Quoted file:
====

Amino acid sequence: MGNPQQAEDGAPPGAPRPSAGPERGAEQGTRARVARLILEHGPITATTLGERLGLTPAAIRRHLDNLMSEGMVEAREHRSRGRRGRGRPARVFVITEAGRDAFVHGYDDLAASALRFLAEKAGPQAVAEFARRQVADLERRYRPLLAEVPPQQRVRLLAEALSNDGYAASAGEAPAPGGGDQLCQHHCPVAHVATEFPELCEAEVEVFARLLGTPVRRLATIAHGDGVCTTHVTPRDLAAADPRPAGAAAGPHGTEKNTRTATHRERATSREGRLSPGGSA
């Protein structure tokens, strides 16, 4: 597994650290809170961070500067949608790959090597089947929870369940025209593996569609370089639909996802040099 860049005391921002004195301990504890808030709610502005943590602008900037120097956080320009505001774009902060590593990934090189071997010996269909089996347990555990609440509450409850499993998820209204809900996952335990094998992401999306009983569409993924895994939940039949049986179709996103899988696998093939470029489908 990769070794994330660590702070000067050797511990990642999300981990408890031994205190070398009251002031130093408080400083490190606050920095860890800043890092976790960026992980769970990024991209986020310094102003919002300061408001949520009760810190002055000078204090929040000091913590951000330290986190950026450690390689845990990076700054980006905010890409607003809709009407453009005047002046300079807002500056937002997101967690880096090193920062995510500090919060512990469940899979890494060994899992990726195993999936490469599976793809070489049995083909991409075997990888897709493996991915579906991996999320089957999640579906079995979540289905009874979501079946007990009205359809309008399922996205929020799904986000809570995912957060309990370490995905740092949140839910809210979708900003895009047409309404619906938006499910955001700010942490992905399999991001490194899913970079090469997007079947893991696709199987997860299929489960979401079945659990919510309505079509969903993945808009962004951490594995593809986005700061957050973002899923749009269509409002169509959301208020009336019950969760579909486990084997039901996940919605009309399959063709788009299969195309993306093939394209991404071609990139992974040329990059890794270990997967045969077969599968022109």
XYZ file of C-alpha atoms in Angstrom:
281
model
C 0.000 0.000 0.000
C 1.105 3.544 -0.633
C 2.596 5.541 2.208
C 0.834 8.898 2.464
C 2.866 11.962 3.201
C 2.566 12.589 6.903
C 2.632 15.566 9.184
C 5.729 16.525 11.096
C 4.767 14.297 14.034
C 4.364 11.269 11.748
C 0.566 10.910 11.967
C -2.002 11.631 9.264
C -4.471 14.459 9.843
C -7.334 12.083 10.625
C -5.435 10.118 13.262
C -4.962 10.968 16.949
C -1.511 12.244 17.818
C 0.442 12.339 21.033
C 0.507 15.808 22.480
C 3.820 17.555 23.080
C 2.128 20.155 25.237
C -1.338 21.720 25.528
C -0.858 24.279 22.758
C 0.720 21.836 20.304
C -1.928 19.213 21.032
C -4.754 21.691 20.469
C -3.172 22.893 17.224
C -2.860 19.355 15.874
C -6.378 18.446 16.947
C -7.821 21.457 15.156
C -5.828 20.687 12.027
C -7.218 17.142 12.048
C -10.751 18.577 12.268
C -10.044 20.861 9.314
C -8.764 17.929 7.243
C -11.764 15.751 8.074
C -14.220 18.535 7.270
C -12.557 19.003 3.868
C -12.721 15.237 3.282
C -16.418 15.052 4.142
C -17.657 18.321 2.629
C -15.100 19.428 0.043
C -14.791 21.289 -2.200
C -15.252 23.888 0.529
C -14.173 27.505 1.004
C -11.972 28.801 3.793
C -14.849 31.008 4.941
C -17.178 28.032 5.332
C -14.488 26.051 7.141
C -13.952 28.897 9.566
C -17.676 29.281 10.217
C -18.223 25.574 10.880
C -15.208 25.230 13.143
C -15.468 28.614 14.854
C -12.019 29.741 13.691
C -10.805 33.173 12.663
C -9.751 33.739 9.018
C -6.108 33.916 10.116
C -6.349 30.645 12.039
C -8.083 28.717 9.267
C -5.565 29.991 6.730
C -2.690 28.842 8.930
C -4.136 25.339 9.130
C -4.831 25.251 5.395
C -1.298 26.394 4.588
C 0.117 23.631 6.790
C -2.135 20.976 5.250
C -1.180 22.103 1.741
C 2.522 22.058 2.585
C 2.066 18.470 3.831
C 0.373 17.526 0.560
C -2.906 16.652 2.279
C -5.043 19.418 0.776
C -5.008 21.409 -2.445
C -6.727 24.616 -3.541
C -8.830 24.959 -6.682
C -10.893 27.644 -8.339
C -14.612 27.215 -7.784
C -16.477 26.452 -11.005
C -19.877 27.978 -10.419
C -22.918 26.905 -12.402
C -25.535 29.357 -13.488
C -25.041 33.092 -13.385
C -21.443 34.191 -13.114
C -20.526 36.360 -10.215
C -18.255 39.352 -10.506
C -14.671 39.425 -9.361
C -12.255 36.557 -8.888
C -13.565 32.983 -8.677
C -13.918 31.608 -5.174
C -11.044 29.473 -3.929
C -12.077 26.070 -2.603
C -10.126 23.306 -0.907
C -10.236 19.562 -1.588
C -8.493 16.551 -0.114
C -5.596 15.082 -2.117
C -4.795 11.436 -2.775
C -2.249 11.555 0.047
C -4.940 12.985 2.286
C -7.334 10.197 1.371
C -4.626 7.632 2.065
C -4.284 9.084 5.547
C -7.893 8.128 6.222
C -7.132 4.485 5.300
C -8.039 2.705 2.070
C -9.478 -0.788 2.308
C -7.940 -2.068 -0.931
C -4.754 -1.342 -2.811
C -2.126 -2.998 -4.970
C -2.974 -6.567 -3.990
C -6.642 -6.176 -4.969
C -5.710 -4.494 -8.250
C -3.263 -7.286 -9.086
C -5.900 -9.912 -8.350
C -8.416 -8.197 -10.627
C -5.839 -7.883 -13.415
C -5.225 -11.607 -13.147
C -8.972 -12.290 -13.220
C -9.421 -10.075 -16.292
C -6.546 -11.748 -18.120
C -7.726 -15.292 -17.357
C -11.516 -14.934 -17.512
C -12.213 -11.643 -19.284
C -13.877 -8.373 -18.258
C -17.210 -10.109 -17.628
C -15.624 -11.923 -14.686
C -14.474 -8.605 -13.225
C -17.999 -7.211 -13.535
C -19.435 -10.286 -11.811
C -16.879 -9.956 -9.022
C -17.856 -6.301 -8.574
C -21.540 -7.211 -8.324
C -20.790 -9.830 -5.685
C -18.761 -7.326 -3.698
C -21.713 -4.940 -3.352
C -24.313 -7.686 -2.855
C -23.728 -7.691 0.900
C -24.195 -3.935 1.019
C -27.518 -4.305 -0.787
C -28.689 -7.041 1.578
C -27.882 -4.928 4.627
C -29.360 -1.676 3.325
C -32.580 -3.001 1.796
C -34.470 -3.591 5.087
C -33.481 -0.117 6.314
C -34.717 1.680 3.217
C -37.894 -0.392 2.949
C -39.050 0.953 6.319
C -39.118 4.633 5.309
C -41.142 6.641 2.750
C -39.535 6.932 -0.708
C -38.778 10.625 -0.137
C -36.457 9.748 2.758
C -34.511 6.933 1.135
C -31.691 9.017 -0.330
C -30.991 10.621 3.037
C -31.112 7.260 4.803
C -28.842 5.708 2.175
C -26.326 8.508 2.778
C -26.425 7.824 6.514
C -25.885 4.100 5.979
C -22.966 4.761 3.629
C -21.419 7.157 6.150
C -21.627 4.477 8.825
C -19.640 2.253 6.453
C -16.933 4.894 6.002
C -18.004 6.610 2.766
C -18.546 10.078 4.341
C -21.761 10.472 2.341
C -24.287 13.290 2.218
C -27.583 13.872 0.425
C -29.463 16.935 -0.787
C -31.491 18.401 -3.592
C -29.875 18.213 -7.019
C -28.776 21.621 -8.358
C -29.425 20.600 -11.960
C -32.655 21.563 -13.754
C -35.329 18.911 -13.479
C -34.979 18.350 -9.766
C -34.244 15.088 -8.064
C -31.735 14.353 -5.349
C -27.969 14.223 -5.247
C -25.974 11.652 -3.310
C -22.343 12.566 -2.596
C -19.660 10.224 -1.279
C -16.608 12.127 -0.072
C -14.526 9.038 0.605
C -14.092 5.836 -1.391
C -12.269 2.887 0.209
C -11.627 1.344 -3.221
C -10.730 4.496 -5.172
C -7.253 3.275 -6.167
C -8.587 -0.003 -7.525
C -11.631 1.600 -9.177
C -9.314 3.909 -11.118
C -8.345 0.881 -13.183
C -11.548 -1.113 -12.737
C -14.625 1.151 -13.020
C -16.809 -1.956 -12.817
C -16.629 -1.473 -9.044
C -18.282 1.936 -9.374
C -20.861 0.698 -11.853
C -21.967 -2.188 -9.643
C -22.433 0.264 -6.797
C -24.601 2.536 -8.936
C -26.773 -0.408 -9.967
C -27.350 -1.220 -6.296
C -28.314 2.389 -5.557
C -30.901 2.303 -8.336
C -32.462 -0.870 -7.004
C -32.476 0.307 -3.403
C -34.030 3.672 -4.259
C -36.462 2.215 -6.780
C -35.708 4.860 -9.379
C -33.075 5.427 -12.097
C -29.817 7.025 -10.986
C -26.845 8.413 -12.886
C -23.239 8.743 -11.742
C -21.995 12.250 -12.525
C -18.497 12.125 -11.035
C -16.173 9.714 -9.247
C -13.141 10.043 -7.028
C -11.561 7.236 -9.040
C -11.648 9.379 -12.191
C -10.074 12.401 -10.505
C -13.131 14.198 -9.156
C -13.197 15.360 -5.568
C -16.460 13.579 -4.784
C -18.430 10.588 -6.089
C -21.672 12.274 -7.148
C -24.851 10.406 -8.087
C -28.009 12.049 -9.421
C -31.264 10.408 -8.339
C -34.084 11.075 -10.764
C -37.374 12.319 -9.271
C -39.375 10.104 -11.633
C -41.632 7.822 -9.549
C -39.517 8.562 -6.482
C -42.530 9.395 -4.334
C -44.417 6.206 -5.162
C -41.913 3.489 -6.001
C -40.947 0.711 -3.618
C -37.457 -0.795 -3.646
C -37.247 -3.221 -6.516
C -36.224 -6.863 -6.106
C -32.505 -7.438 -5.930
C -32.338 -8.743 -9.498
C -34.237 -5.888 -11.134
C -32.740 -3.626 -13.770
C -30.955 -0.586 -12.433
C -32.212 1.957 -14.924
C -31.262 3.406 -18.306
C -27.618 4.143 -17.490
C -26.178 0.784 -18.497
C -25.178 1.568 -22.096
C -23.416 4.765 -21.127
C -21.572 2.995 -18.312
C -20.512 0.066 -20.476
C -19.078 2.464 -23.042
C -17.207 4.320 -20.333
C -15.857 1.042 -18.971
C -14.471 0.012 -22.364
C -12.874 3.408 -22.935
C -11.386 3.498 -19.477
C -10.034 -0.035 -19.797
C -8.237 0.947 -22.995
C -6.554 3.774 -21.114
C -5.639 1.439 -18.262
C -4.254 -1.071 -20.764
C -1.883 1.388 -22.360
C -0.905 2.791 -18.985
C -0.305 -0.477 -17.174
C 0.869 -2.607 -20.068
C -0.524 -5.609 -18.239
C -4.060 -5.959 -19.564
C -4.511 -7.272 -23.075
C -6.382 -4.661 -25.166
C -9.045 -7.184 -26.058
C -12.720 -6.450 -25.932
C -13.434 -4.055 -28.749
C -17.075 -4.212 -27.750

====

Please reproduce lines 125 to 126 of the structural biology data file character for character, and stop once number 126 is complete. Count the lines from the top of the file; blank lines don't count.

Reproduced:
C -6.546 -11.748 -18.120
C -7.726 -15.292 -17.357